I got beat by that engine, but I have since learned from my mistakes, and my daily driver is now a Chrysler Sebring with a 2.7—it’s a great engine that really only has a bad reputation because people don’t understand it.

Buried by time?

National Motor Museum/Heritage Images/Getty Images

@Mark: Replacing the clock on my 1958 Imperial. When this car was assembled, the first thing down the line was said clock, and the car was assembled around it. You know you are in trouble when some enthusiast in France has put together a three-page website of tricks to get this done!

This is a cramped and complex panel, and the parking-brake release assembly has to be removed for access. Trouble is the release control shaft extends through the instrument panel (IP), and there is only one, narrow odd position angle where the assembly will clear the IP, the firewall/ floorboard, and steering column. That one component took a full day of trying to remove. Add in much blood offerings due to sharp raw edges inside the IP, and you have the job from hell.

I did get it done, however. I am stubborn.

Starting something … or not

Rob Siegel - Using a remote starter switch - IMG_9310

@Gil: My ’73 Lincoln starts erratically. I need to turn the key to start several times before it cranks. Not so bad, but when the engine is hot and I shut it off, when I try to start it again all I get is dead silence. What wire or connection, when hot, separates to cause this? I’m frustrated by driving the car to an event and waiting ’till it cools down before it may or may not restart to get me home. Anybody have recommendations? I thought it was the ignition switch, but it is on the steering column and should not be affected by engine heat.

@DUB6: I had a similar issue on my ’66 Pontiac. I suspected the old, rebuilt OEM starter was giving up due to age and constant heatsoaks. I decided to replace it with a mini-starter. When I was re-routing the battery cable/solenoid wire to the mini, I discovered that the ignition wire had a “cooked” spot in the insulation (it had been bundled with the battery cable and wrapped with silver heat tape, but the proximity to a header tube obviously overcame the protection). When stripped back, this revealed only two of the multiple strands of wire [were] connected. The ends of the others were in close proximity, and sometimes made enough contact to let the voltage/amperage through—sometimes not (likely due to heat deforming the insulation a bit which changed with cooling, or maybe me just not holding my mouth right). I replaced the wire and re-routed [it] to better clear the header and voilà! Issue solved. I now think I could have left the OEM started on, but I love the mini, so the old one is on the shelf as an emergency spare.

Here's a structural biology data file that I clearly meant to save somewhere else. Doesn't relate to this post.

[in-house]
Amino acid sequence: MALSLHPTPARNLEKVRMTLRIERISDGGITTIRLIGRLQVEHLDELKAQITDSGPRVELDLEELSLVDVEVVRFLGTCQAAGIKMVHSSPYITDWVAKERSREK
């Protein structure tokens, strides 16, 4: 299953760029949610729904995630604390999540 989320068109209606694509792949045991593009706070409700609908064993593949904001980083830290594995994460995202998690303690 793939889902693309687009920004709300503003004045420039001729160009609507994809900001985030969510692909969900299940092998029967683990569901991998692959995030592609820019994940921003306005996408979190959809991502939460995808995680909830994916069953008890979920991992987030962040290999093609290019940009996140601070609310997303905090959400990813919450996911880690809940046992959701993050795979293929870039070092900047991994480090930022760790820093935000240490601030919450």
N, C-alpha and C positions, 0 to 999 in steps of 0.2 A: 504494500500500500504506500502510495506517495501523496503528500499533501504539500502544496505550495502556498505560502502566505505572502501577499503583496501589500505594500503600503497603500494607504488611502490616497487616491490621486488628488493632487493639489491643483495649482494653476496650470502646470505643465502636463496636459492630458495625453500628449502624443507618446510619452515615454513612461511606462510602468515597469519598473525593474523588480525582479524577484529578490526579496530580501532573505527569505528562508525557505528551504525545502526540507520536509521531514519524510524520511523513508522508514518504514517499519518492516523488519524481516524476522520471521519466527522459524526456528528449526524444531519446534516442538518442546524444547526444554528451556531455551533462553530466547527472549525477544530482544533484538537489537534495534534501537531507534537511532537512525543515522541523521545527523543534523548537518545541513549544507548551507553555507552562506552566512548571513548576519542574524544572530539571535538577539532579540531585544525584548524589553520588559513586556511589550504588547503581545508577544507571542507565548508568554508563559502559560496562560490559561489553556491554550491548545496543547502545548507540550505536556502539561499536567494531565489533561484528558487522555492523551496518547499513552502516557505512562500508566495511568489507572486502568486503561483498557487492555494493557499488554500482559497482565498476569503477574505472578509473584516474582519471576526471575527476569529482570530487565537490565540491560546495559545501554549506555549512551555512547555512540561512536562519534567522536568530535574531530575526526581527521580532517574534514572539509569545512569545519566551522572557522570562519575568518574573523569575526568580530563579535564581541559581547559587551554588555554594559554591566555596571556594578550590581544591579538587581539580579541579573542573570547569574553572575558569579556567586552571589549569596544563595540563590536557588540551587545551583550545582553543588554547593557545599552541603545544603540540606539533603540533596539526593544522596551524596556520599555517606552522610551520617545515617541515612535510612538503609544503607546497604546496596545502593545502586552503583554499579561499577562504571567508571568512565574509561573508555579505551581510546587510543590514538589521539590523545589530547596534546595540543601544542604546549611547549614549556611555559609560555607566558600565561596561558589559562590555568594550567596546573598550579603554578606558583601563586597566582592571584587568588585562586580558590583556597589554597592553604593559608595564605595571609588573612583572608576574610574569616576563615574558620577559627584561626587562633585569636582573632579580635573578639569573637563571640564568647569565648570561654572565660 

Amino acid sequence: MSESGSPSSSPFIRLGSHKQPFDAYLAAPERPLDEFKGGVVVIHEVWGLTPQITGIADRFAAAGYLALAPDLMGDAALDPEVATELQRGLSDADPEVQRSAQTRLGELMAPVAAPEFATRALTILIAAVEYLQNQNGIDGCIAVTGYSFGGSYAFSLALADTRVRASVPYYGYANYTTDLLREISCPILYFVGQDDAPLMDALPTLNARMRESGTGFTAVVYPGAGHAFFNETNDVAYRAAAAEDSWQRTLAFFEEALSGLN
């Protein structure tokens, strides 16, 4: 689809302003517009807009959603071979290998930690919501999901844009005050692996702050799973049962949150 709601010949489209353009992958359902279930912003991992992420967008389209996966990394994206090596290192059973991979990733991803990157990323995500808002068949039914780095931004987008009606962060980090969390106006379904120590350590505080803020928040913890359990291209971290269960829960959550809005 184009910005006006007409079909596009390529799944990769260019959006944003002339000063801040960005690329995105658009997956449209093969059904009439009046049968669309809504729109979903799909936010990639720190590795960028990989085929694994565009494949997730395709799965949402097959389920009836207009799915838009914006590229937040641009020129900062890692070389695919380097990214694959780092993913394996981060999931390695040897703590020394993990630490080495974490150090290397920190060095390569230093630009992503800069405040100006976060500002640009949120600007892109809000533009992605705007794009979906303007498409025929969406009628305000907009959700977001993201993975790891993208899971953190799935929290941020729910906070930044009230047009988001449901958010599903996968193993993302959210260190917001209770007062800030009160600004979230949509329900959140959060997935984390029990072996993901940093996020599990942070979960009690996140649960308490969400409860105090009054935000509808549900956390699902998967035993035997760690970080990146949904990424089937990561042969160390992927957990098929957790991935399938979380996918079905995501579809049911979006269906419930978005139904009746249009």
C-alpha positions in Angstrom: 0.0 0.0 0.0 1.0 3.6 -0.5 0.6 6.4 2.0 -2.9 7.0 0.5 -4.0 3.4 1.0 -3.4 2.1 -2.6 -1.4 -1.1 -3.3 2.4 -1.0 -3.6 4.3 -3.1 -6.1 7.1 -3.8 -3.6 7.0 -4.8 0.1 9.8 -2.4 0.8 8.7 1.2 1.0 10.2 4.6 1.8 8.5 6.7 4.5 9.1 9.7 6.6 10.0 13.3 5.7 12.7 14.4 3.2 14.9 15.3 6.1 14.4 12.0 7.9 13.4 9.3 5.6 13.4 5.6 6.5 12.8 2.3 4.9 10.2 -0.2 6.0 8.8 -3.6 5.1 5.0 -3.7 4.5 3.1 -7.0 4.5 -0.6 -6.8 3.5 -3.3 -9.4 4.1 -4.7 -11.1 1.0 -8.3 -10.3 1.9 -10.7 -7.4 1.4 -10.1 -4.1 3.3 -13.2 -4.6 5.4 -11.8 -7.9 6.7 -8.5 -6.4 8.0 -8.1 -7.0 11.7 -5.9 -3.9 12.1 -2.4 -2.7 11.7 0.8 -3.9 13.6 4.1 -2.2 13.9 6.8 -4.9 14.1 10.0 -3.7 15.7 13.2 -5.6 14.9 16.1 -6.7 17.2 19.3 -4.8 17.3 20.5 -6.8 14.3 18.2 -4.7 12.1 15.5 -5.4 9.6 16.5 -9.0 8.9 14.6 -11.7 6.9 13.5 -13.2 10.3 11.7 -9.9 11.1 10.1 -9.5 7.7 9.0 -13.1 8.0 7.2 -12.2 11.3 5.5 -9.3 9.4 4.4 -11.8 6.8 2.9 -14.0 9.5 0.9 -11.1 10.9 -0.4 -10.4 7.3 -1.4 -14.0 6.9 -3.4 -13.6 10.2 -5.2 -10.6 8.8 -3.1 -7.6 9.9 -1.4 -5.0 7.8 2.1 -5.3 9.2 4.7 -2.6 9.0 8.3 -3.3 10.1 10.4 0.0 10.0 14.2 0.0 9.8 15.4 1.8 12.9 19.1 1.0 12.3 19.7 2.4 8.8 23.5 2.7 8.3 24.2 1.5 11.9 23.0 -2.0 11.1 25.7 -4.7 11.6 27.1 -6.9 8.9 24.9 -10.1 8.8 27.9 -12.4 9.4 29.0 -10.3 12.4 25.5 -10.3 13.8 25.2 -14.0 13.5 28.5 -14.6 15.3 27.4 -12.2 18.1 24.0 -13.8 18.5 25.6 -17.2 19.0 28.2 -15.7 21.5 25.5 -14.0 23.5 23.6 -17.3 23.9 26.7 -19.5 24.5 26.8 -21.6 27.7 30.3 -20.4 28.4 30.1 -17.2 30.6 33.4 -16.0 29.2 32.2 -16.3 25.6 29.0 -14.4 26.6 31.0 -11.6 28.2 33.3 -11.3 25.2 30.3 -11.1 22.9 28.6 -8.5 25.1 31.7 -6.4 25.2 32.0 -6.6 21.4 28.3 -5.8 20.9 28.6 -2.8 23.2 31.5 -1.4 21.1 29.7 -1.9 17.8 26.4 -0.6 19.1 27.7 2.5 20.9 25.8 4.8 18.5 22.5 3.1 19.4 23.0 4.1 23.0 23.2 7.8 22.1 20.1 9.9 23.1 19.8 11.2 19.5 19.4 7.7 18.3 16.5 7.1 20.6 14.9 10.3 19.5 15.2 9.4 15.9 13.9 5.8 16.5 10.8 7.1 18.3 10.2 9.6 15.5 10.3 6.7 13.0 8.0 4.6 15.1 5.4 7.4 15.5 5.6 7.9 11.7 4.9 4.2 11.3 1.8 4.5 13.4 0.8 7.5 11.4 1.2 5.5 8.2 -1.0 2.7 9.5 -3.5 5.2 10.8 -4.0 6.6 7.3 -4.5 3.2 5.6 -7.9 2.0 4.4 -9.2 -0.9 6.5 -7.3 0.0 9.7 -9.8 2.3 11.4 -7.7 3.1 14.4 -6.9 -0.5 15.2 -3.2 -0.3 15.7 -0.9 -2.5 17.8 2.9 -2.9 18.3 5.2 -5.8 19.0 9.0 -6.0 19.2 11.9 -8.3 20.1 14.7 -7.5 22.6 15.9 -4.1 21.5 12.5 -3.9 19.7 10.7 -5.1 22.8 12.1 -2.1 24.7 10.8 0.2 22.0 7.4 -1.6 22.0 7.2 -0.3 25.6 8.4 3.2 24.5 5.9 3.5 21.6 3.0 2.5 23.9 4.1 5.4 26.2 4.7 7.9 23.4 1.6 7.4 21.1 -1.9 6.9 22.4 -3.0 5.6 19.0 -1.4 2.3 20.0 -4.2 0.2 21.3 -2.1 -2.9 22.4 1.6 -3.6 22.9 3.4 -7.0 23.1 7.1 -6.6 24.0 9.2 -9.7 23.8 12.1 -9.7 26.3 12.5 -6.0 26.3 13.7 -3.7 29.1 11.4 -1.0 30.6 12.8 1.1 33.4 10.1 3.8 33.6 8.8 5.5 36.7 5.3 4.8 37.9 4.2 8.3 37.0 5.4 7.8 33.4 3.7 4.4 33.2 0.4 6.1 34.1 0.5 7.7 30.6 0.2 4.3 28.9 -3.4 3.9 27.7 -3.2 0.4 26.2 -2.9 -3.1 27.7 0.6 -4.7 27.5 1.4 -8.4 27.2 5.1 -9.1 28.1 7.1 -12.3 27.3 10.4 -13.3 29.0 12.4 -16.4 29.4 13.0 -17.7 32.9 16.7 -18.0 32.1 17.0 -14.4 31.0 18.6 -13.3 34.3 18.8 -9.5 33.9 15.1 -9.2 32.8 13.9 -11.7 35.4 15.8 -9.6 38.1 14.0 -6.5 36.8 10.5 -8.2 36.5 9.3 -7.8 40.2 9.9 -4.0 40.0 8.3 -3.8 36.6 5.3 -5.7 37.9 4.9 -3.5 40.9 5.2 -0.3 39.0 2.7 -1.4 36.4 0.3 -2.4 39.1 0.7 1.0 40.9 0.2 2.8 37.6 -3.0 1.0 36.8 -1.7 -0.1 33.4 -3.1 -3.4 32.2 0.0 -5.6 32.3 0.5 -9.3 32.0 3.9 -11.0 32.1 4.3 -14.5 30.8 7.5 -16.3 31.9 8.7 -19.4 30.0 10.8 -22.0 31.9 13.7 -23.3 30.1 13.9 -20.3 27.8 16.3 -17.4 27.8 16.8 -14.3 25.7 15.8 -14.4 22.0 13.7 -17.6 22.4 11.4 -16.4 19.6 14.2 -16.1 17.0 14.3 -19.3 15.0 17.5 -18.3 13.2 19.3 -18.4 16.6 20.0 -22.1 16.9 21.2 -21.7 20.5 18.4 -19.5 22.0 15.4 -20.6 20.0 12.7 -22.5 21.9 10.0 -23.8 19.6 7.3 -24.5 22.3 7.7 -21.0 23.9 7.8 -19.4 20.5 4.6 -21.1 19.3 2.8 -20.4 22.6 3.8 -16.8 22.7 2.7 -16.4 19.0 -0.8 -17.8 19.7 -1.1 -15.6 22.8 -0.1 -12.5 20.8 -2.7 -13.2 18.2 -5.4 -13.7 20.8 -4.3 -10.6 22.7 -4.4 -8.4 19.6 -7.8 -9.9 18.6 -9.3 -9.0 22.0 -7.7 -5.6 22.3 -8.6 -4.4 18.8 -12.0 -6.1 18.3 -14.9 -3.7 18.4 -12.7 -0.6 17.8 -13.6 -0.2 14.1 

@TG: Ford solenoids are easy enough to check with a flathead screwdriver. Leaky valve covers put an early end to more starters than most folks realize. A lot of parts stores will not honor a warranty on a starter if there is any trace of oil on it.

Red mist from the red-block?

Herranderssvensson | Wikimedia Commons

@Forty2: Volvo 240 red block crank-position sensor thoughtfully mounted on top of the bell-housing. I thought mine had gone bad. Ordered a new one. Not cheap!

  1. Buy multiple 1/4-inch-drive u-joints and extensions. 3/8-inch are too fat. You have maybe 3/8-inch of clearance between the back of the head and the firewall.
  2. Spend half a day figuring out the best mix ‘n’ match of above to reach the single 8mm bolt holding the sensor in place.
  3. Remove bolt. Aha!
  4. Be unable to pull the sensor out of the bellhousing because it’d become stuck after, oh, 30 years.
  5. Spend a few hours getting the little bolt back in.
  6. Give up on the bolt, because the sensor wasn’t the problem and it’s not going anywhere anyway.

Woulda been easier to remove the transmission!

Red mist from the Fireball?


@Malcolm: Many decades ago, I had a 1975 Buick Skyhawk with a 3.8-liter V-6 engine. For all of 11.5 months, the car’s transmission would jump out of first gear, especially if I was trying to cross a busy street. The car went back to the dealer to be fixed. It continued to jump out of first gear. The clutch was replaced; the transmission was replaced. It still jumped out of first gear, then it jumped out of second gear, then third gear. Long story short, after four new clutches and five new transmissions, the transmission still jumped out of gear. My patience was wearing out, so I decided to trade it in for a Plymouth Duster. I was fed up with GM.